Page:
Wolverine Team-Ups:

Astonishing Spider-Man/Wolverine: Wolverine and Spider-Man are the oddest couple as the twosome are sent careening through time and space. It’s a surprisingly touching character study for a story that involves Wolverine leading a tribe of cavemen. By Jason Aaron (Mighty Thor, Southern Bastards) and Adam Kubert (Renew Your Vows, X-Men).

Kitty Pryde and Wolverine: Claremont and Al Milgrom (Spectacular Spider-Man) The youngest X-Man goes to Japan to save her father and is assaulted by Ogun, lord of ninjas. Ogun brainwashes her into becoming an intangible assassin. Logan doesn’t take to this kindly. He heads off to Japan to save his teenage sidekick.

Wolverine and Jubilee: Jubilee has turned into a vampire. She’s adjusting, but how well is open to interpretation. She’s framed for a series of murders and her and Logan must prove her innocence.


X-Men Team-Ups:

X-Men/Spider-Man: This series offering vignettes of four times Spider-Man has teamed up with the X-Men and the mysterious force manipulating both of their pasts. Also, a classic Spidey/X-Men team-up.

X-Men: S.W.O.R.D.: Abigail Brand is having a bad day. She was formerly head of S.W.O.R.D., Earth’s agency for dealing with alien threats. Now she’s second to Henry Peter Gyrich, a bureaucrat with a stick up his butt. What’s she to do when she finds a conspiracy to end all alien life on earth? Oh, and her boyfriend, the Beast, is visiting. Perfect. By fan-favorite Kieron Gillen (The Wicked + The Divine, Darth Vader)


Uncanny X-Men Masterworks: The Masterworks are series of collections (the print versions are high-quality reprints) each containing approximately ten issues. They’ll get you to the From the Ashes.. storyline, about halfway through Claremont’s run. If you bought these, you’d have the content from Proteus, Dark Phoenix Saga and the Days of Future Past collections. These are my highest recommendation in the sale, you almost certainly want to grab them.

If you only get one book from this sale, I’d suggest Volume 9. It contains both God Loves, Man Kills, one of the greatest X-Men stories and inspiration to X2 and also the Wolverine miniseries by Claremont and Miller.


Cyclops Vol. 1: Cyclops in space! After finding out his father is alive, a teenage Scott Summers decides to join the family business, space piracy. A coming of age tale in space dealing with a father and his son. By Greg Pak, Russell Dauterman, and Cameron Caneor. It’s one of my favorite X-Books, a perfect blend of writer, artists, and characters.



Amazing X-Men vol. 1: Backstory; Nightcrawler died and went to Heaven. That’s all you need to know. He calls the X-Men to help him fight off a group of demonic pirates attacking the good place. It’s just a lot of fun, one of the lighter reads in the sale and great if you’re looking for a stand alone X-book.

Nightcrawler (2014): Claremont returns to one of his favorite characters  It’s an interesting read, seeing this classic master write in a more modern style. It doesn’t always work, but it’s fun enough to be worth a read.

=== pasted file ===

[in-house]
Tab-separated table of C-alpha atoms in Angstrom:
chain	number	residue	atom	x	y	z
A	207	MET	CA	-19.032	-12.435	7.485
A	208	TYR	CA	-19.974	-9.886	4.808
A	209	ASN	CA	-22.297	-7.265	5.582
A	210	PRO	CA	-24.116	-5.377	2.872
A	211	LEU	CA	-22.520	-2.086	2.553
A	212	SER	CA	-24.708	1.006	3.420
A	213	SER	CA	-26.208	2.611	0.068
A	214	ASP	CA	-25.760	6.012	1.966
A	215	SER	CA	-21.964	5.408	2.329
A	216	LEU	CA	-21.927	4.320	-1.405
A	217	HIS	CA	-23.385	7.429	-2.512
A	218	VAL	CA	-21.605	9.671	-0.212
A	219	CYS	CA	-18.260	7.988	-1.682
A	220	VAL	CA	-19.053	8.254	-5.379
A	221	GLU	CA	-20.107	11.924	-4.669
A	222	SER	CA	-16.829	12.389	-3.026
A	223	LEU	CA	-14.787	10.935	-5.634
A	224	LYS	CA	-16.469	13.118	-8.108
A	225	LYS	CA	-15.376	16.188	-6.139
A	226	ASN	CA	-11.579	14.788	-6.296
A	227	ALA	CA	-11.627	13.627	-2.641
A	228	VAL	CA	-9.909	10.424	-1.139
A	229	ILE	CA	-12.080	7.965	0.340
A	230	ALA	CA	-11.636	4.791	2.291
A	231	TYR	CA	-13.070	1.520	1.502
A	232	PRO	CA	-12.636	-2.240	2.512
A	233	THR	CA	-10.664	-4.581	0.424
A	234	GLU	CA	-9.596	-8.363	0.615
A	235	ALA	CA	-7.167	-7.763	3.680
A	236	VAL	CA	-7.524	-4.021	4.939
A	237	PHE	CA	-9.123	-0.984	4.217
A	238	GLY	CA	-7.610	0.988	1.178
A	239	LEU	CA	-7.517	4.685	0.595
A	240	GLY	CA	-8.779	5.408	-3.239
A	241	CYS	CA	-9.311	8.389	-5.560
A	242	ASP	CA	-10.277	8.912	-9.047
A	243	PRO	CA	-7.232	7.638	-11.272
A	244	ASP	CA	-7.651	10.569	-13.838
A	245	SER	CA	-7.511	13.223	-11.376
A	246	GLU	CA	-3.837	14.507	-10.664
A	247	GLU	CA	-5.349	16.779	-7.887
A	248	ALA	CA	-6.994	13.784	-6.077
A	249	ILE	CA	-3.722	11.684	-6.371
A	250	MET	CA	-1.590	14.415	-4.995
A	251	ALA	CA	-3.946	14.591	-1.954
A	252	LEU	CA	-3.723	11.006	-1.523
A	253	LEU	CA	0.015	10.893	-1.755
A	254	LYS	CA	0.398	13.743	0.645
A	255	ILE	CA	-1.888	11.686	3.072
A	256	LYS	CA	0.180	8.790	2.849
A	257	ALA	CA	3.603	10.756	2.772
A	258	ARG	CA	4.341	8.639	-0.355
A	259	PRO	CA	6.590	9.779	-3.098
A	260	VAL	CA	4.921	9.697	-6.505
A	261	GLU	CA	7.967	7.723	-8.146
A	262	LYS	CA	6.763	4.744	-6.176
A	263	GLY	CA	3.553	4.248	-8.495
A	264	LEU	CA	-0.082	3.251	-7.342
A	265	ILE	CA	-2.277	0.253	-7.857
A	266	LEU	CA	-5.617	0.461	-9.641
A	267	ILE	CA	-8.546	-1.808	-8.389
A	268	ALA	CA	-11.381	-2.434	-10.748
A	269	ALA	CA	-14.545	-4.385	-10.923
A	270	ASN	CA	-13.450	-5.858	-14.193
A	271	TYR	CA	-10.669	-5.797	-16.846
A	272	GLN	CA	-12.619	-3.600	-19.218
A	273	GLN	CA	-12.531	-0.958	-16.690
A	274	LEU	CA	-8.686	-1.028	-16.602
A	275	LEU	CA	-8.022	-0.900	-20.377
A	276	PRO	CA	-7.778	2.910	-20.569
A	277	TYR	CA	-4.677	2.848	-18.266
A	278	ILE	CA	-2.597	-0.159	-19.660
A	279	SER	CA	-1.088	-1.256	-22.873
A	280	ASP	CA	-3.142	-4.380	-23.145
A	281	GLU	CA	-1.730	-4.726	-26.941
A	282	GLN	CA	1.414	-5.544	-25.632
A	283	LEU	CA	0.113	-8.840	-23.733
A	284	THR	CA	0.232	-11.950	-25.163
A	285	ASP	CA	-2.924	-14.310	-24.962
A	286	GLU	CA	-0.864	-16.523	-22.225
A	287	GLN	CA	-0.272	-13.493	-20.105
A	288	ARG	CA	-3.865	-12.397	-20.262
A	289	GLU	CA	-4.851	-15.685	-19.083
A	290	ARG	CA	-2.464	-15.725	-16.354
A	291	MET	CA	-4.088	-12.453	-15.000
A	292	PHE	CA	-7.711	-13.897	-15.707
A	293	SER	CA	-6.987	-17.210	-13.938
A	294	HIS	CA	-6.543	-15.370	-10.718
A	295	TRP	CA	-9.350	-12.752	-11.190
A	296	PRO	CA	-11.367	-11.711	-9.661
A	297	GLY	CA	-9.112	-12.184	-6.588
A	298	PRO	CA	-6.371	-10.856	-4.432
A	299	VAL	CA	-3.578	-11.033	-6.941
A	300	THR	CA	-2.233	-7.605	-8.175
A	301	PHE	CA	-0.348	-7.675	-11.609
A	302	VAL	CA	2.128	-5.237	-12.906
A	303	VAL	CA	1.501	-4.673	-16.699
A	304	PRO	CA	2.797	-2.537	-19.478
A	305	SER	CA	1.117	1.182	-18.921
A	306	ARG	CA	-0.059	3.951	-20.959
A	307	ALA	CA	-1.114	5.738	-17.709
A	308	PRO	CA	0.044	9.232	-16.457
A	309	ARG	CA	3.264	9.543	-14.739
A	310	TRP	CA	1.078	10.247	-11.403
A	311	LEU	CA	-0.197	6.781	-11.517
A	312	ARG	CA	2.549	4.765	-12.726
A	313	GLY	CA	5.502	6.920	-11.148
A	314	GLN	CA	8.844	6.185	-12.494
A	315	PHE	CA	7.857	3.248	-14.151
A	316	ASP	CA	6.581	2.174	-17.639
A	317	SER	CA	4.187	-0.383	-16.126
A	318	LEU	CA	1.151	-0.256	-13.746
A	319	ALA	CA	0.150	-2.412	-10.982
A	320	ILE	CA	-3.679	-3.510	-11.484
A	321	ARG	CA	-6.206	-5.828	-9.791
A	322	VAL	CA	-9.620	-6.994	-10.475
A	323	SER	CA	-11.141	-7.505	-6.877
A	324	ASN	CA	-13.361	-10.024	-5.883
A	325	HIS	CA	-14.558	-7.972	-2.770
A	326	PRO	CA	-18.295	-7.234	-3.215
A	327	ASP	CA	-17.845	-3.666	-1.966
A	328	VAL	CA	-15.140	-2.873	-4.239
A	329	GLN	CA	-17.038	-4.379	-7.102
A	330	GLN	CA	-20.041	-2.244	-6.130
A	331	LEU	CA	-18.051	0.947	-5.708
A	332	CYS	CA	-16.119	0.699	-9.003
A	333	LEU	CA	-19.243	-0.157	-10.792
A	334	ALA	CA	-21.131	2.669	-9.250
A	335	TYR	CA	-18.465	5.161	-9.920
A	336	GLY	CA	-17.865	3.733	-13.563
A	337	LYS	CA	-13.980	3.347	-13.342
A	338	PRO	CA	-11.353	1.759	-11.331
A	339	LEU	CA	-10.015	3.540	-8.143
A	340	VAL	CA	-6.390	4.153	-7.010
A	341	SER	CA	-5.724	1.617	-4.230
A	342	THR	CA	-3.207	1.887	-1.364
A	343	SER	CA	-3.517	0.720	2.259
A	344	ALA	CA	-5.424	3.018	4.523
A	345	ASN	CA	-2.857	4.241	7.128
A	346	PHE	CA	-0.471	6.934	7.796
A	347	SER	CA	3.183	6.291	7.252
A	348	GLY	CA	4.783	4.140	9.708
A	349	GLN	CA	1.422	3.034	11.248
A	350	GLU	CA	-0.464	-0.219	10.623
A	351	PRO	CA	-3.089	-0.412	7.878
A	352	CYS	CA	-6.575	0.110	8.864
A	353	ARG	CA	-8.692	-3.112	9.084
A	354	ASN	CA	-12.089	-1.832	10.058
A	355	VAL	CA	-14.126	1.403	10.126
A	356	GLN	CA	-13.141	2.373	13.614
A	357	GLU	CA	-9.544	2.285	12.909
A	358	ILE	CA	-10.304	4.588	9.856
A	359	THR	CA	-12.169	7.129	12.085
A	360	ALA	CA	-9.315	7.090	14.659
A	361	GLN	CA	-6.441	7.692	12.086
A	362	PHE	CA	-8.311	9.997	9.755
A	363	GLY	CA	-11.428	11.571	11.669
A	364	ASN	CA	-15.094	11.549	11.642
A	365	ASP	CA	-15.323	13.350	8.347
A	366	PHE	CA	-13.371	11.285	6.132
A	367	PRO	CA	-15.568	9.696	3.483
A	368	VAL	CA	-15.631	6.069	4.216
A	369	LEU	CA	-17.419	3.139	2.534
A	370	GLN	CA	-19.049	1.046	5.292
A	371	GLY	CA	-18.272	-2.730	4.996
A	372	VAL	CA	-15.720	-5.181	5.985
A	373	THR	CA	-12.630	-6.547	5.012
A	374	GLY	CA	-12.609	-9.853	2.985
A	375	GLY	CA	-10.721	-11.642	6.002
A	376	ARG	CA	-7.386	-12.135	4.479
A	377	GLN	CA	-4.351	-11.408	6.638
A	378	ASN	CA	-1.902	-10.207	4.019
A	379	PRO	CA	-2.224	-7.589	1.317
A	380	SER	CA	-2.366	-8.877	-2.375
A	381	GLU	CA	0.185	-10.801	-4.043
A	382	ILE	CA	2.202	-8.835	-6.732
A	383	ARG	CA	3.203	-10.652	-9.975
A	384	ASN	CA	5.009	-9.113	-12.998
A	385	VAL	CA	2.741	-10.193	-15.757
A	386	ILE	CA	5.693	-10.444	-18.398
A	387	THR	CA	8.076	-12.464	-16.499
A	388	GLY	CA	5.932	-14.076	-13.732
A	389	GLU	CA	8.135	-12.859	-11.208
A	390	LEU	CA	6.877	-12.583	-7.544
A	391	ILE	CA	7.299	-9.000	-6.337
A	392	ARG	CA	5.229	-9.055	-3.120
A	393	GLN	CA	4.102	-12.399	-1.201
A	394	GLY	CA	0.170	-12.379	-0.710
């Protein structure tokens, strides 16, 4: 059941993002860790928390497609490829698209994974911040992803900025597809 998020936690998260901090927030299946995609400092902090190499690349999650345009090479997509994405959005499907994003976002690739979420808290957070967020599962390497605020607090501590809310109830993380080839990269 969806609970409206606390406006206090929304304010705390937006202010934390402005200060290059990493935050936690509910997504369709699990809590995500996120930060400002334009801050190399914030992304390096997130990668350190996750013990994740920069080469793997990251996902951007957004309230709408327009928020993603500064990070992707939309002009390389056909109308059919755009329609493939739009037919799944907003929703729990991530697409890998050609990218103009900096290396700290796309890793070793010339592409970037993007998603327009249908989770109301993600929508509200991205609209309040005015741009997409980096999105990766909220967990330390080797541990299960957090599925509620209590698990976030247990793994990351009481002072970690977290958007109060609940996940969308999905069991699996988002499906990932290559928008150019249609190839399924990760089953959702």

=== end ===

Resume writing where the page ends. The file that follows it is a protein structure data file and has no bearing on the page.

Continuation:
Magneto Testament: It’s called a Magneto story, but it’s really a book about a young Jewish boy during the holocaust. That boy may be Magneto someday, but besides a few moments, it’s not about that. It’s beautiful and haunting.

X-Men First Class: A fun all-ages series about the original X-Men. Recommend if you want to read something with the Youn’uns in your life. (Not related to the movie of the same title.

Uncanny X-Men by Brian Michael Bendis: One of two sister runs by Brian Michael Bendis, Cyclops, Emma Frost, and Magneto are branded terrorists by the media, but they’re just looking out for mutantkind. Join the revolution or face the man with an X on his face.

X-Treme X-Men vol. 2: Although the first series is by Claremont and I’ve heard it’s of varying quality, I haven’t read it, so I can’t suggest it. The second series however, I have read and it’s a blast. The basic rundown is this, Dazzler ends up being sent from one alternate dimension to the next, recruiting a team of X-Men from different worlds. Their mission is to destroy ten evil counterparts of Xaiver intent on ruling the multiverse. It’s only two volumes and the finale is in the X-Termination crossover, but it’s really fun and if you want to read some really weird comics, this is your jam.

X-Men Season One: One of my favorite comics ever, this is my rainy day go-to book. A day-to-day standalone story about the early days of the X-Men, as told by Jean Grey. By Dennis Hopelss (Avengers Arena, Spider-Woman) and Jaimie McKelvie (The Wicked + The Divine, Young Avengers) craft one of the best interpretations of the original team and especially Jean Grey as this would become the definitive version of her going forward.

X-Men ’92: Another one of my favorite series, a tongue-firmly-in-cheek parody/homage to the most extreme era of X-Men. Two books are available, volumes 0 and 1 and both are well worth checking out. The X-Men battle Vampires! Psychics! Censorship! This is one comic you can’t miss! Or you can, I just felt Hyperbole was appropriate with the material. By Chris Sims and Chad Bowers with art by Scott Koblish (Deadpool) and Alti Firmansyah (Star-Lord and Kitty Pryde)

Worst X-Men Ever: What happens if all you want is to be special, and then you find out you have a super power. The power to blow up! Once. Might have been better off before. That’s what happens to Bailey, but when his parents are killed. He joins a team of reject trainees, and he’s the most useless of them all. A touching letter to the X-Men franchise truly as tragic as it is funny.